Choose a light beer or a vodka and soda water with a squeeze of citrus, instead. And make sure to have a full glass of water for every alcoholic beverage consumed. If you’re going to indulge post-race or workout, this study recommends drinking equal to or less than 0.5g/kg bodyweight, a rate they determined is unlikely to impact most aspects of recovery.

How bad is alcohol for athletes?

Alcohol use is widespread in the realm of sports. Consumption ranges from the weekend warrior guzzling a beer after completing a 5-k run to elite athletes popping champagne in the locker room after a championship win. Alcohol is often used as a means of celebration or relaxation, and athletes frequently consume drinks without much thought of the acute and chronic effects on performance and health.

Alcohol’s path to oxidation is complex, and both short- and long-term use affects most systems of the body. Factors such as genetics, gender, amount of alcohol ingested, body mass, and nutrition status help explain the large variance in effects that alcohol has within and across individuals (1,4). From an athletic performance standpoint, the acute use of alcohol can influence motor skills, hydration status, aerobic performance, as well as aspects of the recovery process; consequently, influencing subsequent training and competitions (2,9).

See also:  Does Alcohol Burn?

Chronic alcohol use can lead to difficulty in managing body composition, nutritional deficiencies, and depressed immune function, resulting in increased risk of injury and prolonged healing and return-to-play (2,17). While the acute and chronic effects of alcohol are largely dose-dependent, chronic and heavy intake can increase one’s risk of long-term health effects such as cardiovascular disease, liver disease, and cancer (4).

  • The drinking habits of athletes, as well as the effects of alcohol, are highly variable, making a one-size-fits-all recommendation difficult and impractical.
  • Furthermore, current research on the effects of alcohol on athletic performance is limited due to ethical concerns.
  • This article will discuss the available evidence related to alcohol and athletic performance.

Blood alcohol concentration increases upon ingestion of alcohol. Soon after, the acute side effects begin to take place, which can result in depression of central nervous system activity. While the effects are dose-dependent, this can lead to compromised motor skills, decreased coordination, delayed reactions, diminished judgment, and impaired balance (3,9).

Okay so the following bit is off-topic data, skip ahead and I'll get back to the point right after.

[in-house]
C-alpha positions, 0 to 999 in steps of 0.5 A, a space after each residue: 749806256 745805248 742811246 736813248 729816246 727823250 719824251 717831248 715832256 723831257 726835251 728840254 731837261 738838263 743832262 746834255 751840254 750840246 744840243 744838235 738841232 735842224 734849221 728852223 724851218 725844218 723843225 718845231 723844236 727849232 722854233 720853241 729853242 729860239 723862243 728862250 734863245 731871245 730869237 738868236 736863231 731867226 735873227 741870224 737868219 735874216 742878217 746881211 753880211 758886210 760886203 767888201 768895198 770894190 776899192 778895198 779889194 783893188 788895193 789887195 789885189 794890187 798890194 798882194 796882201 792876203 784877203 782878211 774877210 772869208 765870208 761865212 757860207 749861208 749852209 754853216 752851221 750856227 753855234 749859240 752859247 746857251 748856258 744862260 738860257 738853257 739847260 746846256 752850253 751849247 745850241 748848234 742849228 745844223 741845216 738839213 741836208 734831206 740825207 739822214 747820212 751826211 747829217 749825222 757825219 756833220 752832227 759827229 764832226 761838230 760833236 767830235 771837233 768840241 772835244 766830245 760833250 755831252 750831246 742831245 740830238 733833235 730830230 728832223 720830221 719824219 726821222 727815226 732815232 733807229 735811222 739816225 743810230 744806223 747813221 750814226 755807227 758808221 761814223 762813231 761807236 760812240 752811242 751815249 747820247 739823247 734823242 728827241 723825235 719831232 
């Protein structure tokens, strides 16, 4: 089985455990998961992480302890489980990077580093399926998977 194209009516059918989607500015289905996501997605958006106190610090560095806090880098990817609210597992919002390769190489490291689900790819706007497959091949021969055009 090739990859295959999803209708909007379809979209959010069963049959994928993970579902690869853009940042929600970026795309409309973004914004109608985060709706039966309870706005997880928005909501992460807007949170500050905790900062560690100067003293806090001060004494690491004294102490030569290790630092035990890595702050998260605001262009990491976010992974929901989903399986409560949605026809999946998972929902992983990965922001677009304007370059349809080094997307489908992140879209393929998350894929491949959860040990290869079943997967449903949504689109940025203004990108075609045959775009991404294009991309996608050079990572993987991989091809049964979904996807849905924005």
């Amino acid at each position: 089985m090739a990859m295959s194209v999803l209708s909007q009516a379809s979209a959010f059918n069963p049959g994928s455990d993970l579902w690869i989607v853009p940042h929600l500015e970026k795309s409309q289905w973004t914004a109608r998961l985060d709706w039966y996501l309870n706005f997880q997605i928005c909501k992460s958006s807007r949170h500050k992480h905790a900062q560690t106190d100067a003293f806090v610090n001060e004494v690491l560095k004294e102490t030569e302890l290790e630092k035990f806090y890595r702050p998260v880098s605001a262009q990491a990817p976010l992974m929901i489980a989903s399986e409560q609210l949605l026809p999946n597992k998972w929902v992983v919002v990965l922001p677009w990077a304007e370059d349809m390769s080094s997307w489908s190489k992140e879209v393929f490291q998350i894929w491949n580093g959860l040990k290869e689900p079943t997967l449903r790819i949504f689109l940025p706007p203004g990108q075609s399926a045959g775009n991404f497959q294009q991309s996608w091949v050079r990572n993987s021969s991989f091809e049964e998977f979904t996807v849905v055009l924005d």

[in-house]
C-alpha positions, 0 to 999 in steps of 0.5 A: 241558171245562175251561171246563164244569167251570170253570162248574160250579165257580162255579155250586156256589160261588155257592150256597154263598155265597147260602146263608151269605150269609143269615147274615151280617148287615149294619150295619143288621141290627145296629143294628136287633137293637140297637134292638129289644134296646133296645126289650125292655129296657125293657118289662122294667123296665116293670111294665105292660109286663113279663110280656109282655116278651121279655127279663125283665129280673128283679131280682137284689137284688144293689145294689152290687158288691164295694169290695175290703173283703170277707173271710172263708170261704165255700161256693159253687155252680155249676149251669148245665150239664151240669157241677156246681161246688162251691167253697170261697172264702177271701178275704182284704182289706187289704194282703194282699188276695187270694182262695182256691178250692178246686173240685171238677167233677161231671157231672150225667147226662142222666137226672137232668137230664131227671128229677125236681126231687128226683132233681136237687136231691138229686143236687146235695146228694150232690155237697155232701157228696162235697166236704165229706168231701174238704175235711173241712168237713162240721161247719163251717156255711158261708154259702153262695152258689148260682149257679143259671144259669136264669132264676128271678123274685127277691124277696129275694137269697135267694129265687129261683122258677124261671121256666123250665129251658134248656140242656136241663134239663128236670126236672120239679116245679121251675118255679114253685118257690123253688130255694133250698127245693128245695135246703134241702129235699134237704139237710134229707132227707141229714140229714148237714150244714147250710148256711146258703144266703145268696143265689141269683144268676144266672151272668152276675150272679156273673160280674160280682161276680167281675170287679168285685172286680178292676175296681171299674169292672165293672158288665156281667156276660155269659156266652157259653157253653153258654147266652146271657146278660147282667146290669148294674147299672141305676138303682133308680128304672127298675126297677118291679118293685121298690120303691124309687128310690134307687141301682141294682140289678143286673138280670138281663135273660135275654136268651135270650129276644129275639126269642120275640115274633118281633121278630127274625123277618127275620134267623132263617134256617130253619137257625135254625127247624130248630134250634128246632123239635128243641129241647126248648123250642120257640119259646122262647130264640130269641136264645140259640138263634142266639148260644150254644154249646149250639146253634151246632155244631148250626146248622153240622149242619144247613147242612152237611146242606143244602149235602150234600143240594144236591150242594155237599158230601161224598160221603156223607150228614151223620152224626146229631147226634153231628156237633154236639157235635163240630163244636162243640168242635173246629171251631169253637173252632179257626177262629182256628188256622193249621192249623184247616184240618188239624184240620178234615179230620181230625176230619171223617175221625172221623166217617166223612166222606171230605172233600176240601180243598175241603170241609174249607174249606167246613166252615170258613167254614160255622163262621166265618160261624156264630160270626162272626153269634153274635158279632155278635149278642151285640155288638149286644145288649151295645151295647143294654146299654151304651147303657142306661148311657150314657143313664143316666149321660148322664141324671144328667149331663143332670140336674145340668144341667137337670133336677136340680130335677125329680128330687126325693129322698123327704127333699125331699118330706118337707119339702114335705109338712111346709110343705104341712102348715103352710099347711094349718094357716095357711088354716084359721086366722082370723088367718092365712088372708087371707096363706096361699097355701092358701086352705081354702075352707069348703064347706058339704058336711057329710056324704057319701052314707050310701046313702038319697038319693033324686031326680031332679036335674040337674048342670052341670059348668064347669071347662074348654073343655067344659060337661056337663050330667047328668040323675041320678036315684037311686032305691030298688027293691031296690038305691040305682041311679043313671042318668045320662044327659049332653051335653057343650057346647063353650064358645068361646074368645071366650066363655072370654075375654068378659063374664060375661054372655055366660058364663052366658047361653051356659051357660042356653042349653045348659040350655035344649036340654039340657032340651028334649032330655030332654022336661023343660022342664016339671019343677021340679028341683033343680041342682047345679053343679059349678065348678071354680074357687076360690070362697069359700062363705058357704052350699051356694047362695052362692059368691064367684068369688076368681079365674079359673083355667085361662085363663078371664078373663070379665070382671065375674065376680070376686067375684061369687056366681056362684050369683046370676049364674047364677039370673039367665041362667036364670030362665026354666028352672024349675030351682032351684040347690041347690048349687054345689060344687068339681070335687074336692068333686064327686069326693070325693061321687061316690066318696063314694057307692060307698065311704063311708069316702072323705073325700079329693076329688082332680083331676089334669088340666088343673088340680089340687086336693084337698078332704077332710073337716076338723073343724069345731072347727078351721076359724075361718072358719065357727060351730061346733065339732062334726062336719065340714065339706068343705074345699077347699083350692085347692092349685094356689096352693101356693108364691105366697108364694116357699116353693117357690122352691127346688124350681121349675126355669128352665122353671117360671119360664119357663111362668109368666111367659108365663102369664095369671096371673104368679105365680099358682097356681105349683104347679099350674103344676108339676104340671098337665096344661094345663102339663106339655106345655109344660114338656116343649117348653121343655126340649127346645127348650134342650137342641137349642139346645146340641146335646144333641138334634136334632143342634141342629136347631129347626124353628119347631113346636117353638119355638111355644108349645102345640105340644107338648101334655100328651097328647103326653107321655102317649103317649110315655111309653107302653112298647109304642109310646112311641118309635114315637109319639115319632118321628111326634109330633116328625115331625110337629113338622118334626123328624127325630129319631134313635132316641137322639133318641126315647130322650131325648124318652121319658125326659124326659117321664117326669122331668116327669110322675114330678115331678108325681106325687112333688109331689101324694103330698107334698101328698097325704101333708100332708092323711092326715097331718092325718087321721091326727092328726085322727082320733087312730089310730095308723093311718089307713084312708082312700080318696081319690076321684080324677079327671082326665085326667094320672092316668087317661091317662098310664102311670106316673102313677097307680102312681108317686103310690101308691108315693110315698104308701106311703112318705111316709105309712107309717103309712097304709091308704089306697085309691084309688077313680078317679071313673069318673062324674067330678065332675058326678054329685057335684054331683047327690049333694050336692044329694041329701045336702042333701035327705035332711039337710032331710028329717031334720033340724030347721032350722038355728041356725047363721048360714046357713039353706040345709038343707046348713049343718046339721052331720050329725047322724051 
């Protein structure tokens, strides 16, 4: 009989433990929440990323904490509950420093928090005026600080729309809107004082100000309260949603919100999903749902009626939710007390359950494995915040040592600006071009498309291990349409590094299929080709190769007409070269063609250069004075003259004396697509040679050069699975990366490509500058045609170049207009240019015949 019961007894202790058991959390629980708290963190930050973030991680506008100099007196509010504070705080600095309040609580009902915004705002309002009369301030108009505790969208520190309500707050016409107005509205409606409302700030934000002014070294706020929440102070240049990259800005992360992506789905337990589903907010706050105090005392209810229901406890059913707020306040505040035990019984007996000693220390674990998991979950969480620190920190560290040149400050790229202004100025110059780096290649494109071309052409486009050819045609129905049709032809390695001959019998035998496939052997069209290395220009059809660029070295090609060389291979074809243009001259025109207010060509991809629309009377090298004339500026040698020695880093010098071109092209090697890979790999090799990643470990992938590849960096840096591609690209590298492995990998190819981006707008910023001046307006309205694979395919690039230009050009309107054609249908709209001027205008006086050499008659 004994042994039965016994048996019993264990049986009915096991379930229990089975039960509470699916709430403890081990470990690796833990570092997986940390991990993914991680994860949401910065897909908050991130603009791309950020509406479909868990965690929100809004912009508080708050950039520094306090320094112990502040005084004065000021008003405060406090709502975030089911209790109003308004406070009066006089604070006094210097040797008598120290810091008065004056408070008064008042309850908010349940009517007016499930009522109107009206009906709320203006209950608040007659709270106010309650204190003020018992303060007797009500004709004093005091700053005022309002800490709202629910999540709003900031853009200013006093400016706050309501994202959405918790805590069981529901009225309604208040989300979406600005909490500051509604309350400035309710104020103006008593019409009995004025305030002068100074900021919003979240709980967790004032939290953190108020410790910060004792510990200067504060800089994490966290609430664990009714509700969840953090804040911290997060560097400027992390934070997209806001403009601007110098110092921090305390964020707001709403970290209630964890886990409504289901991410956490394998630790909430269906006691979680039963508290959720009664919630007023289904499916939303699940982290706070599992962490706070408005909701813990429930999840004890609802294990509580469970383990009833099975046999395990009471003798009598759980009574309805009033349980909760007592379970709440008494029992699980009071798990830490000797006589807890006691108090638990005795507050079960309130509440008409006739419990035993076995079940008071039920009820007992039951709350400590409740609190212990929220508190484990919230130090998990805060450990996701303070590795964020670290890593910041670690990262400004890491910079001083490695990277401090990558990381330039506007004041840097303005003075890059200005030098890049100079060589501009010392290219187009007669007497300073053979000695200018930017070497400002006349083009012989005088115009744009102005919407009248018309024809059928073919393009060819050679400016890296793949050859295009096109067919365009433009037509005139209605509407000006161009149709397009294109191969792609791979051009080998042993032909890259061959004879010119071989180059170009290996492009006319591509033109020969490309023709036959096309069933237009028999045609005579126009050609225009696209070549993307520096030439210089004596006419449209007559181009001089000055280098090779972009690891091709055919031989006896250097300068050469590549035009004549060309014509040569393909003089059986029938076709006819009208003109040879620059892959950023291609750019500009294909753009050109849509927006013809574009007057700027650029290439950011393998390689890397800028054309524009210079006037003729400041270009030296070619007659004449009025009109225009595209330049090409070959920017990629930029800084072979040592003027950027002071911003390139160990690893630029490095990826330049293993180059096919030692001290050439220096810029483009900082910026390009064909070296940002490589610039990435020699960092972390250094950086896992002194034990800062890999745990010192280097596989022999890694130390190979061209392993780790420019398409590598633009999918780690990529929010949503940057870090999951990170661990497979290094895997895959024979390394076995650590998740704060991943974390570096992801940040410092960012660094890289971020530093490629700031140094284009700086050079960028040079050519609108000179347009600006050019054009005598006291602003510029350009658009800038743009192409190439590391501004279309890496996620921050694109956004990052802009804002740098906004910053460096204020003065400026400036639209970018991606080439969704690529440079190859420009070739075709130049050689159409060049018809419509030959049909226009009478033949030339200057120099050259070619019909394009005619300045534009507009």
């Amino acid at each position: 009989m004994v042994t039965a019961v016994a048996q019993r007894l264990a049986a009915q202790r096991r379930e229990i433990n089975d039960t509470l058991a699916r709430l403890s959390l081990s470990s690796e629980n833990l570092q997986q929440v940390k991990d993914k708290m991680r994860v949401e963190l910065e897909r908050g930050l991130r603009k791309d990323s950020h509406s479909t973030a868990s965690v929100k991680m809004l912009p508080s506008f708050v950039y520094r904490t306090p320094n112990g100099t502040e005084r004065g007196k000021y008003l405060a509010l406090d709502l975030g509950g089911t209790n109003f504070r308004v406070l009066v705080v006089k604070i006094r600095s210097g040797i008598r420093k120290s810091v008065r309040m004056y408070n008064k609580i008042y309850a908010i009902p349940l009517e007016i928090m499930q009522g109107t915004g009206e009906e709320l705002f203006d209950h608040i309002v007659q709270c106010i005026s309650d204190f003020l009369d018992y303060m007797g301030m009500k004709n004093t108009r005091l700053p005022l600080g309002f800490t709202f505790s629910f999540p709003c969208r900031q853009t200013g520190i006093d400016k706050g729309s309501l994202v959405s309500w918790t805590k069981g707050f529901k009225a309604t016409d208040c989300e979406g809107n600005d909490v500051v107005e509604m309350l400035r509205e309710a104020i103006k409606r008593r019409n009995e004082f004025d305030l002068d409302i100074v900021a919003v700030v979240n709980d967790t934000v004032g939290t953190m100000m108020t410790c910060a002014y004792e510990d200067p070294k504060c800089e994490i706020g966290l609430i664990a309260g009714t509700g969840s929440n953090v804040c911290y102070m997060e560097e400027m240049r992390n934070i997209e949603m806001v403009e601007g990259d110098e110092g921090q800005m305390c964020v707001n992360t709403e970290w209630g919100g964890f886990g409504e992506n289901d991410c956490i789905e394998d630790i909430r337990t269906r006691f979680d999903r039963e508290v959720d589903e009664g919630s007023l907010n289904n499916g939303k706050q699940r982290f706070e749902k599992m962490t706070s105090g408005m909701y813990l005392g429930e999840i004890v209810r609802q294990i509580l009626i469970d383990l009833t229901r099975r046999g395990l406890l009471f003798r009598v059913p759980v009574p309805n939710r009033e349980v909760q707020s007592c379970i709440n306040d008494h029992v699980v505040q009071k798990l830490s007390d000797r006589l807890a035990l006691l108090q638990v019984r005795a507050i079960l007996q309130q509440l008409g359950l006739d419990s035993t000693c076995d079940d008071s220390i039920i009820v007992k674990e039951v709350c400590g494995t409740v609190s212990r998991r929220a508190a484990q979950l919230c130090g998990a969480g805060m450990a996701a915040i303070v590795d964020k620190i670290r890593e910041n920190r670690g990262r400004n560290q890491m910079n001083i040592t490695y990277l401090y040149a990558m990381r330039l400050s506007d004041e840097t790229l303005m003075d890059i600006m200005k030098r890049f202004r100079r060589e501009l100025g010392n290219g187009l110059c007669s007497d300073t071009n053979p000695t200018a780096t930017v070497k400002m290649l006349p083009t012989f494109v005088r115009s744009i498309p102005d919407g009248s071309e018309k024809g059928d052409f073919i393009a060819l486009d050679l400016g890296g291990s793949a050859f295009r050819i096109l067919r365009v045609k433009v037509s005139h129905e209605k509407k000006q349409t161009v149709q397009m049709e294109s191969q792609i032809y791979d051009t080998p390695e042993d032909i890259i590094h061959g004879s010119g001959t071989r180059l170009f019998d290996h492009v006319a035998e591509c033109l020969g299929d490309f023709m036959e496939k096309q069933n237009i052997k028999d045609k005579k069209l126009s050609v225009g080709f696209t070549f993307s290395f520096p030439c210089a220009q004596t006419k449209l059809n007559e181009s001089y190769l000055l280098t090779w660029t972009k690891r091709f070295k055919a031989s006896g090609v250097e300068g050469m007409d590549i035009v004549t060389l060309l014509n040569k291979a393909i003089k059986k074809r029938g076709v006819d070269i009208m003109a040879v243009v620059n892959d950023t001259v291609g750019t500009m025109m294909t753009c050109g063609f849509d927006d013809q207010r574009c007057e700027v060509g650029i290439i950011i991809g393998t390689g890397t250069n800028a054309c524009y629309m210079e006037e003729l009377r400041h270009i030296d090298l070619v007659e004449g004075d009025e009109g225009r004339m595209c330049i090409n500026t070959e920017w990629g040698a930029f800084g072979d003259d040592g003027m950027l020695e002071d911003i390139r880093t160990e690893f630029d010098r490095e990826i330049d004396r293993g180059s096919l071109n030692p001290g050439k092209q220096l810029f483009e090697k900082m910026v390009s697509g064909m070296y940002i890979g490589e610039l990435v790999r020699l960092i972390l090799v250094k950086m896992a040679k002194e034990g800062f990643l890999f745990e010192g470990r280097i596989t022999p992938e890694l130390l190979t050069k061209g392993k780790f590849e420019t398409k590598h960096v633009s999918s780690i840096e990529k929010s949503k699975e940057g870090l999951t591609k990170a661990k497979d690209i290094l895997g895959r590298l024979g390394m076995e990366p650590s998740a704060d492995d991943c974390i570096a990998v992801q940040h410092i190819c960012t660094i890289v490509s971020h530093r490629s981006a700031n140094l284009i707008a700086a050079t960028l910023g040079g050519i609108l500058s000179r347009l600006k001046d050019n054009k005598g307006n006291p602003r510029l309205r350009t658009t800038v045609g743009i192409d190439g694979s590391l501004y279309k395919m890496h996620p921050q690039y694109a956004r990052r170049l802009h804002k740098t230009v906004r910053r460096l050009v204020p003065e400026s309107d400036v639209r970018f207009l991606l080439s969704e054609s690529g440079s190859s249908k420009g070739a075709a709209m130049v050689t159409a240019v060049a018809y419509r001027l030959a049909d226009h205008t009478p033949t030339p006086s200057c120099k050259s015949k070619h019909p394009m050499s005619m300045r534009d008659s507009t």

1. These effects on the body may not only contribute negatively to athletic performance, but may also increase an athlete’s risk for injury.
  2. The effects of low to moderate doses of alcohol on anaerobic performance and strength are equivocal, but an aid to performance is not evident (9).
  3. Conversely, research has shown that even small doses of alcohol ingested prior to exercise led to a decrease in endurance performance (10).

It appears that alcohol may affect aerobic performance by slowing the citric acid cycle, inhibiting gluconeogenesis, and increasing levels of lactate (12). Additionally, the body preferentially metabolizes alcohol, thereby altering the metabolism of carbohydrates and lipids, which are the preferred energy sources during endurance exercise (12).

  1. Although alcohol may have been viewed as an ergogenic aid in the past (likely for psychological reasons), the scientific evidence shows that alcohol hinders athletic performance, and ingestion prior to training or competition should be avoided.
  2. Alcohol is currently a banned substance for National Collegiate Athletic Association (NCAA) rifle competitions, and the World Anti-Doping Agency (WADA) prohibits alcohol consumption during air sports, archery, powerboating, and automobile competitions on the basis of it being considered an ergogenic aid (11,18).

The ingestion of alcohol prior to or during exercise is not very common. However, the intake of alcohol following an event is a much more likely scenario. To recover properly from exercise, it is important to replenish glycogen, stimulate muscle protein synthesis (MPS), and restore fluid balance.

  1. Alcohol and the behaviors associated with intoxication can interfere with many aspects of the recovery process.
  2. Beverages containing greater than or equal to 4% alcohol can increase urine output, ultimately delaying recovery from a dehydrated state (15).
  3. Beer has been plugged as a post-workout recovery beverage because it contains carbohydrates and electrolytes, but in actuality, the typical beer does not contain nearly enough carbohydrates or electrolytes for proper recovery from a long workout with a large sweat loss.